• Coding Wizard – Love to code? Great, then you’ve got your work cut out for you.
  • Hardware Hacker – Many hackathons have hardware portions, leverage your skills to produce a unique hack!

Thank you, Joe, for sharing your experience with Wentworth CO-OPS + CAREERS! If you are interested in participating in a hackathon organized by Wentworth students, follow HackWITus on Twitter: https://twitter.com/hackwitus or check out their website: https://hackwit.us/.

How to Work Transferable Skills Into Your Resume

By: Kristen Eckman

During the beginning stages of hiring, many employers, especially in the STEM fields, are focused on hard skills (i.e. specific, teachable abilities that can be defined and measured, such as the ability to use software programs). However, when determining the ultimate hirability of a candidate, soft or transferable skills are in the forefront of employers’ minds. If you feel your hard skills are lacking, or you want to differentiate yourself during the final stages, focus on the transferable skills you have to offer. 

What are Transferable Skills?

Transferable skills are the aptitude and knowledge that you acquire through any experience that can be transferred to future employment settings. According to Wikipedia, “A transferable skill is an ability or expertise which may be used in a variety of roles or occupations.” They are less tangible and harder to quantify than hard skills.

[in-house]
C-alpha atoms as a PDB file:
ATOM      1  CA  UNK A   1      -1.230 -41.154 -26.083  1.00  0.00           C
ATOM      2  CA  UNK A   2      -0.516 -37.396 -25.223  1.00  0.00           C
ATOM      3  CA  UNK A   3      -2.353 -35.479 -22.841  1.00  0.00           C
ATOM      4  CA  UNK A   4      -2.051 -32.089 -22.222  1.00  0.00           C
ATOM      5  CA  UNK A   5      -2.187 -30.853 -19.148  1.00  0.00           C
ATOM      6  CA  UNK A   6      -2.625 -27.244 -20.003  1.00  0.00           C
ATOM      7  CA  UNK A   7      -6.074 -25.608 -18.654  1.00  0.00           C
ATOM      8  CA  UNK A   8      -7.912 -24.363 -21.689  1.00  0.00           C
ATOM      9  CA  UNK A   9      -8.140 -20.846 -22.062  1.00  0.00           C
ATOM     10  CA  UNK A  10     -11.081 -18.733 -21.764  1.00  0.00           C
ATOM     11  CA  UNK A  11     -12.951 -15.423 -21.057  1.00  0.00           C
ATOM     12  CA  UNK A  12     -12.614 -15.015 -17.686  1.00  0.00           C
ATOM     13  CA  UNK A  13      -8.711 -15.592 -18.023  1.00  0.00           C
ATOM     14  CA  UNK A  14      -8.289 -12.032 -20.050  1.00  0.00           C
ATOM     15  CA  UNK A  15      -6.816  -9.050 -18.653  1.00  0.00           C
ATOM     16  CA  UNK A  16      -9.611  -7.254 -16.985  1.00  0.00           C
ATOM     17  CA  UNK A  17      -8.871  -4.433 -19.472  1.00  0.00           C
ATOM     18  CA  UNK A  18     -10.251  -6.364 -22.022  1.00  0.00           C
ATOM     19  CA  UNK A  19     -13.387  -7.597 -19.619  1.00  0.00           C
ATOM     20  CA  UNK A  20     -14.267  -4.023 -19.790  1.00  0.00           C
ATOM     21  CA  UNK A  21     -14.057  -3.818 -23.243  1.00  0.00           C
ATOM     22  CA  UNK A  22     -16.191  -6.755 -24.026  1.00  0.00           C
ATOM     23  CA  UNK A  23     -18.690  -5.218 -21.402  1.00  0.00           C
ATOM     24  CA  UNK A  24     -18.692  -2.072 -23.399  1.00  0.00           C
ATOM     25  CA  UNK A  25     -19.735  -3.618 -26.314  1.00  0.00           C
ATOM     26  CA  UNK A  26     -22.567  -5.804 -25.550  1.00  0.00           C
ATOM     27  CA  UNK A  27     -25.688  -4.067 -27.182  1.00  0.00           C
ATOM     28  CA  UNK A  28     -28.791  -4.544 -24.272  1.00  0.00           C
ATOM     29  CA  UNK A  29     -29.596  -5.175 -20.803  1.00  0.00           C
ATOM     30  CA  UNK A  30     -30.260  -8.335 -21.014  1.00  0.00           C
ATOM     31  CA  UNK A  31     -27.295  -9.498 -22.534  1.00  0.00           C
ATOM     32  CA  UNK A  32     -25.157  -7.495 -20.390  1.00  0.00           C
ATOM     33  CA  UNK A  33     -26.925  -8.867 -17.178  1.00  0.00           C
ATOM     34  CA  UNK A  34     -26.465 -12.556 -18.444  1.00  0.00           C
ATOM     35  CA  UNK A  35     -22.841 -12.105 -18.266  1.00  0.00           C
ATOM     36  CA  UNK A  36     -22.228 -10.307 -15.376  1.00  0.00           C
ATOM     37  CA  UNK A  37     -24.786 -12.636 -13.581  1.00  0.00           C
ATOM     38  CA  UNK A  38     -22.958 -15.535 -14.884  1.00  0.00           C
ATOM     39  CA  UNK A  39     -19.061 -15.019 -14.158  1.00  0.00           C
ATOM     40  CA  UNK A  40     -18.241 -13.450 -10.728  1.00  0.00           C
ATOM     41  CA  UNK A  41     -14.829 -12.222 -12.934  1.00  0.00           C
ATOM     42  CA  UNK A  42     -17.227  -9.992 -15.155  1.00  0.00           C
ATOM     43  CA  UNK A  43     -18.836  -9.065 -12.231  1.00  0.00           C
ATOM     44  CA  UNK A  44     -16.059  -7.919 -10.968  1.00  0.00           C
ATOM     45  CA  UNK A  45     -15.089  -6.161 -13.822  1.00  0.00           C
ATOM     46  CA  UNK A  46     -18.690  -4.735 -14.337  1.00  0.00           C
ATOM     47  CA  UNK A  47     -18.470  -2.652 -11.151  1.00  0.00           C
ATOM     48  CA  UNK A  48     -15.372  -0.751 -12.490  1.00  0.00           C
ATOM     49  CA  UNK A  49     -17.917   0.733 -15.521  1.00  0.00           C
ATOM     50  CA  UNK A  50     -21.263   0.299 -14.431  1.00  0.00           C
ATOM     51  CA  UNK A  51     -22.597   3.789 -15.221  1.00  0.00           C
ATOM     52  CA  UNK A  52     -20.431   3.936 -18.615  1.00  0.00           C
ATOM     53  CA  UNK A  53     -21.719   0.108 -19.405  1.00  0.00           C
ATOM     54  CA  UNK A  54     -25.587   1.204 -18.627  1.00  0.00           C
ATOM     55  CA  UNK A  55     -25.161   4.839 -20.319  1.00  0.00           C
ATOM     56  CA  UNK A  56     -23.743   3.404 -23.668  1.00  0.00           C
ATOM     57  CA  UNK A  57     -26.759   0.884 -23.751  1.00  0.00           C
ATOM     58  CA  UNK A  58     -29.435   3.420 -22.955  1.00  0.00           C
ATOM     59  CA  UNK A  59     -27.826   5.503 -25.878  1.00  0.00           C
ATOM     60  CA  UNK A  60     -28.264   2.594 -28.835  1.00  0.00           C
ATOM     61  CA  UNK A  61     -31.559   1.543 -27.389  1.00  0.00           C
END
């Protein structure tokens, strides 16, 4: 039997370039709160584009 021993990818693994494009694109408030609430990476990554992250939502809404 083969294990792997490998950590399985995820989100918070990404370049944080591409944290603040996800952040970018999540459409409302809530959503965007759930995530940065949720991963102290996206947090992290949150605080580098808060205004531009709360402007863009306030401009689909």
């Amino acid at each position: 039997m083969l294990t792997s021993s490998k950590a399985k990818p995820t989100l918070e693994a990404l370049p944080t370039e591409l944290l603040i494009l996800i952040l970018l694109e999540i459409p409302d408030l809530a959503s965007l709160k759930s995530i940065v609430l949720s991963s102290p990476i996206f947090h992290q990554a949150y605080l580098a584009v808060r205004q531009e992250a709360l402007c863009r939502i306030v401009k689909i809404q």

Examples include:

  • Interpersonal or customer service skills (such as diplomacy, negotiation, and collaboration)
  • Communication skills (such as writing, speaking, and presenting)
  • Leadership skills (such as delegation, scheduling, and training)
  • Self-Management (such as professionalism, organizational skills, and time-management skills)
  • Critical thinking (such as problem solving, decision making, and analysis)

Student writing

How Do I Identify or Gain Transferable Skills?

When identifying the transferable skills that you may already have, think about what past professors, teammates, or managers have said that you do well. Transferable skills can be gained from any experience including:

  • Education:
    • Completing academic projects and papers show research, analytical, and presentation skills
    • Group projects help you practice communication and collaboration skills
    • Managing a heavy class load or balancing school with work impart organizational skills and time management
  • Co-op:
    • Collaborating with multi-departmental teams instills communication and interpersonal skills
    • Taking the lead on a project teaches project management, problem solving, organizational skills, and the ability to prioritize and take initiative
    • Explaining complex technical points to laypeople uses communication skills
  • Unrelated Work Experience:
    • Supervising people demonstrates leadership, training, or delegation skills